Joe was ably assisted, or should that be hindered, by his ASM Pollyanna Jenkins, ever holding onto her swear-jar, while running errands and asking inane questions. Again Pollyanna had nice comic timing and a good understanding of the slightly dippy inexperienced assistant but willing dogsbody role she undertook. Their backstage working relationship was completely believable at all times.
For me one of the highlights of the piece was the omnipresent and enigmatic almost mute technician, credited as Ominous Techie in the programme, and ably played by Jo's co-director Jack Tidball.
A great piece of comic writing was beautifully realised on stage by this clever actor who instinctively knows just how to play this sort of mime-like character. Timing, appearance, glances and asides, pace of walk, all spot on.
We've all worked with the overtly gay, ever demanding, director who has absolutely no understanding of anything technical or the pressures of stage managing a show. In this piece just such a Director was played by Callum Twigg in smoking jacket and neck-scarf over rather oddly I thought, jeans and an ill-fitting shirt? If I'm honest here this character came the closest to overstepping into caricature, whether by design in the writing & directing, or by accident in the playing I'm not sure. Callum had clearly embraced all the attributes required of this character and delivered them with confident aplomb to his credit generating much laughter from us all.
Add to this mix a Prompt who hasn't slept for four days, who arrives late, and then sleeps throughout all the ensuing mayhem. Congratulations to new girl Jayde Edwards who took on this difficult task so well, and never upstaged the other players yet kept her character alive in the audiences mind by positional changes and occasional but never inappropriate sleeping sounds, and finally reveals that she has inadvertently placed the missing lobster prop in her capacious bag before curtain up.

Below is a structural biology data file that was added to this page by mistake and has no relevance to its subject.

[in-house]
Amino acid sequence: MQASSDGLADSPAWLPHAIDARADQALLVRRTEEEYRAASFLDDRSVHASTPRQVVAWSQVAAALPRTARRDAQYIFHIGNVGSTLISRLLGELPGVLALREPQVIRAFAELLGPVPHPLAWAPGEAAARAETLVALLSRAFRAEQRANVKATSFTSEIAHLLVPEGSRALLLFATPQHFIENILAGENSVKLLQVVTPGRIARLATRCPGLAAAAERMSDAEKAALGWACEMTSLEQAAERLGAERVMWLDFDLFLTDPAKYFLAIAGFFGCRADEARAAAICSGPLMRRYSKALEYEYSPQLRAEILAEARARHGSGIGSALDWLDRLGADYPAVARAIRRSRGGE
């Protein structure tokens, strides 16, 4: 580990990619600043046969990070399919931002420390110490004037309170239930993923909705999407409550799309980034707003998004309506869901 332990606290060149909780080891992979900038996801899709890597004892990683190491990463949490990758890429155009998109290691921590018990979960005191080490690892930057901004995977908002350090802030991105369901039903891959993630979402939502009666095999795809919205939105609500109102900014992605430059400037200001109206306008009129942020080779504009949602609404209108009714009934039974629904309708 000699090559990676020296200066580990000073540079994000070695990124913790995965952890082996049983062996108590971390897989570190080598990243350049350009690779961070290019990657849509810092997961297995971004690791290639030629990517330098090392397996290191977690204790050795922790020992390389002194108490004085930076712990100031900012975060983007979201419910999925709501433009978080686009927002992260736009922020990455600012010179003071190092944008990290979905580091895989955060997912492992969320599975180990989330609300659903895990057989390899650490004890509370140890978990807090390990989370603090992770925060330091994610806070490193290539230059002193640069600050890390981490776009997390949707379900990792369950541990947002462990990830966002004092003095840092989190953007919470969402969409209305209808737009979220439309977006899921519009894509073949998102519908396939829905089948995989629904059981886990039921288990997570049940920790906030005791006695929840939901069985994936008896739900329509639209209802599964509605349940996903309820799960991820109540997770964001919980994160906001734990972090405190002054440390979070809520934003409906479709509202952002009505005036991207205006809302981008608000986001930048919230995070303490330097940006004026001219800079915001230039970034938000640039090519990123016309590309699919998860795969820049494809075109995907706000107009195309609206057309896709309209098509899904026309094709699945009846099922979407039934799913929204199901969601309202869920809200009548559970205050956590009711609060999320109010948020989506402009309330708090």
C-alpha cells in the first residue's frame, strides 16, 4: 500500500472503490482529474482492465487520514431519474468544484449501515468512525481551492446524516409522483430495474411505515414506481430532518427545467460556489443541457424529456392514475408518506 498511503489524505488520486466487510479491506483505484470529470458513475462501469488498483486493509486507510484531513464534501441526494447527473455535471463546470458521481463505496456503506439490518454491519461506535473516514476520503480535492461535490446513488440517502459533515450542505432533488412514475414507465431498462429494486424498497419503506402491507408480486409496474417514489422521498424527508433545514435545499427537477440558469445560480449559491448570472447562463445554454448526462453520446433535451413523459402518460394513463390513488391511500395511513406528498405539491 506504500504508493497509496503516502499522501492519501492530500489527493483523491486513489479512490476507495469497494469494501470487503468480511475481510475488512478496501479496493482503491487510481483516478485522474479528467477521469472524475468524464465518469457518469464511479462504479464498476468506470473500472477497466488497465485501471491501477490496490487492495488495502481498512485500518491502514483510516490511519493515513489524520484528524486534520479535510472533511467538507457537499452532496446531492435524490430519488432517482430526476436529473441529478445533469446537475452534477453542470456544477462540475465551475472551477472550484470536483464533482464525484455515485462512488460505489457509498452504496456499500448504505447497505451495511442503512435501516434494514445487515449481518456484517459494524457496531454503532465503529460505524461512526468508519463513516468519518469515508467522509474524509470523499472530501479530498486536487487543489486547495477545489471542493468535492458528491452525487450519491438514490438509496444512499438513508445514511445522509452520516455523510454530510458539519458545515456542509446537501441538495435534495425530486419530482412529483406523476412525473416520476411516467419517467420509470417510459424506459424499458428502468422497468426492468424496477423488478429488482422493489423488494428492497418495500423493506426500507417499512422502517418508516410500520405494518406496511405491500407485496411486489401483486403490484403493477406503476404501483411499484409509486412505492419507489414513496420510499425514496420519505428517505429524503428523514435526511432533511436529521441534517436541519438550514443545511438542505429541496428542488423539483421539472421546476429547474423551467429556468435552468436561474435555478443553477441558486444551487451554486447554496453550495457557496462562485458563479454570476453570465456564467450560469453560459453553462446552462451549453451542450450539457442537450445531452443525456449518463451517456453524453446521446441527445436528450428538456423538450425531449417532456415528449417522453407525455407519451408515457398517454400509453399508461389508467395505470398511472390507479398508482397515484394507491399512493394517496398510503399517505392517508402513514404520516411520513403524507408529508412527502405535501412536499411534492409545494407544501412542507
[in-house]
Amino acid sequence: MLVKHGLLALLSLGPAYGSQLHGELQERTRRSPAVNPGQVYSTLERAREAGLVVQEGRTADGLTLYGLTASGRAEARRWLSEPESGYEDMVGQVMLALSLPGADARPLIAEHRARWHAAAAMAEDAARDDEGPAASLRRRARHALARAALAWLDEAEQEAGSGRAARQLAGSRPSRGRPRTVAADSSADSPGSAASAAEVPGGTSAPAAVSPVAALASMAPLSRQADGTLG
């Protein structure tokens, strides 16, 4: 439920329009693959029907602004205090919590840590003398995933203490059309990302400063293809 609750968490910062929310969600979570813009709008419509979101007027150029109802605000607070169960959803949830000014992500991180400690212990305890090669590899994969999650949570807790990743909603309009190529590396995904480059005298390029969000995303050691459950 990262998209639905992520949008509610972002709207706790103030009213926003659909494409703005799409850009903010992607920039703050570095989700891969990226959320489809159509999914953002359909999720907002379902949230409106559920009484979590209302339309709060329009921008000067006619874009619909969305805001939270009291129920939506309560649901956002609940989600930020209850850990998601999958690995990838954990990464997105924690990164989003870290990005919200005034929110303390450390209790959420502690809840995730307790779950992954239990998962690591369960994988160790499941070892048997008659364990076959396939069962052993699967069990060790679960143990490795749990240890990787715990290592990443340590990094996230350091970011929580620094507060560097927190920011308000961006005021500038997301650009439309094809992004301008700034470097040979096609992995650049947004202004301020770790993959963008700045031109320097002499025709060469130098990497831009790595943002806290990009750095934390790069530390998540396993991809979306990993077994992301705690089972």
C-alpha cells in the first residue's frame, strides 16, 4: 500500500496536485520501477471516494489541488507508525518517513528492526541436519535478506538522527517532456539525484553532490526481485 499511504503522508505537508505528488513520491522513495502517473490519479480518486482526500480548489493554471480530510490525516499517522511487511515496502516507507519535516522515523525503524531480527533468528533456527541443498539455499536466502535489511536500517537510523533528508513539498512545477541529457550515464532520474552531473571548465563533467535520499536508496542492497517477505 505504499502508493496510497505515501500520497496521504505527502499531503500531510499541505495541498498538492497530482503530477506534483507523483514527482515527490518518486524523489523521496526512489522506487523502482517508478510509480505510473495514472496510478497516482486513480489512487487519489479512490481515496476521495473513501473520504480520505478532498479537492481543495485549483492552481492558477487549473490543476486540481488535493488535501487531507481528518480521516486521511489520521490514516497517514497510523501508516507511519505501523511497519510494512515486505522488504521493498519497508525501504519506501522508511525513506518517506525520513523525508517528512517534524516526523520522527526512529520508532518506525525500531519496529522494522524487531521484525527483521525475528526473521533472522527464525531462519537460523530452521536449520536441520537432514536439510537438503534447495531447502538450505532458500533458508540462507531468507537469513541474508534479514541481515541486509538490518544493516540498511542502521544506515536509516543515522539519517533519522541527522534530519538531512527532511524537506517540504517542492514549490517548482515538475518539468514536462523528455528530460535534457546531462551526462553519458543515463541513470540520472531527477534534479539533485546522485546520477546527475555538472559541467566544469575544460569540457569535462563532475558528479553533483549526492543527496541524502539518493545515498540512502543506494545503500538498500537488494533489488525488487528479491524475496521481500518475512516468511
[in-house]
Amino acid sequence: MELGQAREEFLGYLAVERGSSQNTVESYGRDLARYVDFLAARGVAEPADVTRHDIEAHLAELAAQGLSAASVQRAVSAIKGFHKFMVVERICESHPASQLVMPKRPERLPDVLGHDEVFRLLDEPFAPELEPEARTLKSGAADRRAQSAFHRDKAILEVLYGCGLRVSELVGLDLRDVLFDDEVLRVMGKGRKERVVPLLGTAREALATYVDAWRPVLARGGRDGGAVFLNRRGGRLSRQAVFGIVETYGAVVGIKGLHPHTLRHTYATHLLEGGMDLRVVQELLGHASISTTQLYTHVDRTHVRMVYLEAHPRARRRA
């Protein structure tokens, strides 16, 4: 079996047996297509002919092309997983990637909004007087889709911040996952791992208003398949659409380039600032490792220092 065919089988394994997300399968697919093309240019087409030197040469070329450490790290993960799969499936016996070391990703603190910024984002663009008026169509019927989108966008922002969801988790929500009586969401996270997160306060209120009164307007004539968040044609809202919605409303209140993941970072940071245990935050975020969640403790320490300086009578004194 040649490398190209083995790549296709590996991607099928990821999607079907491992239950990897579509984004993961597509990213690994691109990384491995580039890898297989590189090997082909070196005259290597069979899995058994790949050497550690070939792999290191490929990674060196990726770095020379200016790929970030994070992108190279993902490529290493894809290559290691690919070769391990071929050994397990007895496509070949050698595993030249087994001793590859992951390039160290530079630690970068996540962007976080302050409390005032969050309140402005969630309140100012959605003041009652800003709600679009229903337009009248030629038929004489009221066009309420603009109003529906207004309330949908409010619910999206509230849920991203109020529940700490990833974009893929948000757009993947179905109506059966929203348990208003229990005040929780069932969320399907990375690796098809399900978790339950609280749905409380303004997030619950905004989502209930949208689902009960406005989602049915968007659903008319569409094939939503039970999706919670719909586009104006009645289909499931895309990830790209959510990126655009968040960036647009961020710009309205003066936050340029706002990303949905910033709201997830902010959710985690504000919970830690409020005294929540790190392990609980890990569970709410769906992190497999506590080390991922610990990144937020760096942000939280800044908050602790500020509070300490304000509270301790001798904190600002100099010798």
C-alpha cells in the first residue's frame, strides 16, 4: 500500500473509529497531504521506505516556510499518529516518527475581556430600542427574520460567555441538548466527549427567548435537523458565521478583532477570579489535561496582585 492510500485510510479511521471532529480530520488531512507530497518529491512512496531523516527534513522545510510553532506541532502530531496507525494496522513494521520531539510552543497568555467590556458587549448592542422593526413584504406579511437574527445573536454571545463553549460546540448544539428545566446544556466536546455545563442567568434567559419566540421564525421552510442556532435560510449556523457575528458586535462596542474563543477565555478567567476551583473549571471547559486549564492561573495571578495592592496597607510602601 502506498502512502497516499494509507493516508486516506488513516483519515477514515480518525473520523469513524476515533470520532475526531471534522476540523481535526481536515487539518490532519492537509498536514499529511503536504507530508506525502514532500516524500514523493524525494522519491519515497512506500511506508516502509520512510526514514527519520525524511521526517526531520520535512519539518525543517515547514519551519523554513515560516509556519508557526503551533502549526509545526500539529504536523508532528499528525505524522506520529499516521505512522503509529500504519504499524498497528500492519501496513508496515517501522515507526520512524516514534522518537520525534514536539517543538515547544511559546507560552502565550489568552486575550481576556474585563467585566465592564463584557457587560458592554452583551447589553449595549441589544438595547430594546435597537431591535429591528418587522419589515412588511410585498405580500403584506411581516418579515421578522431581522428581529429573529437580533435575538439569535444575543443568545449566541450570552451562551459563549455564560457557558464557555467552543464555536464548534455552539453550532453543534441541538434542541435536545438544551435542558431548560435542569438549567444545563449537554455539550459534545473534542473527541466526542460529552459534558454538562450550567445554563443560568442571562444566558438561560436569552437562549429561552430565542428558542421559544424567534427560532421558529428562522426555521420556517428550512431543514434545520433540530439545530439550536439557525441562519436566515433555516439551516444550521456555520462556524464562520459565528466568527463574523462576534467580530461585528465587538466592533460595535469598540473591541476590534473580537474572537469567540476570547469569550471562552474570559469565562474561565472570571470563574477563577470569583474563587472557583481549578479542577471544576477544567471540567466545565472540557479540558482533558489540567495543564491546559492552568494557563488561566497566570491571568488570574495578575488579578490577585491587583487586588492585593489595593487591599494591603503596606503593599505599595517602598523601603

Classic backstage shenanigans included the drunk leading lady who has just broken up with her girlfriend, the leading man having an affair with the second female lead, his girlfriend who inevitably finds out, and an understudy extra wannabe leading lady thwarted at every turn.
Caroline Gudge as the permanently crying, smudged make-up Michelle burst onto the stage and commanded everyone's attention from then on, Mark Williams as Dylan and Miranda (I want to play a Princess) Evans as Lorna caught in flagrante in a clever use of the sound prep room window, Lizzie Ward as the jilted party Joan who ends up randomly playing with plastic fruit on the floor in a corner, and Johanna Chambers as the 'I'm whispering to save my voice in case I get to go on' understudy Kiera all played their supporting roles with great enthusiasm and skill.
Collectively this team created a monster of a scenario with great energy and attack.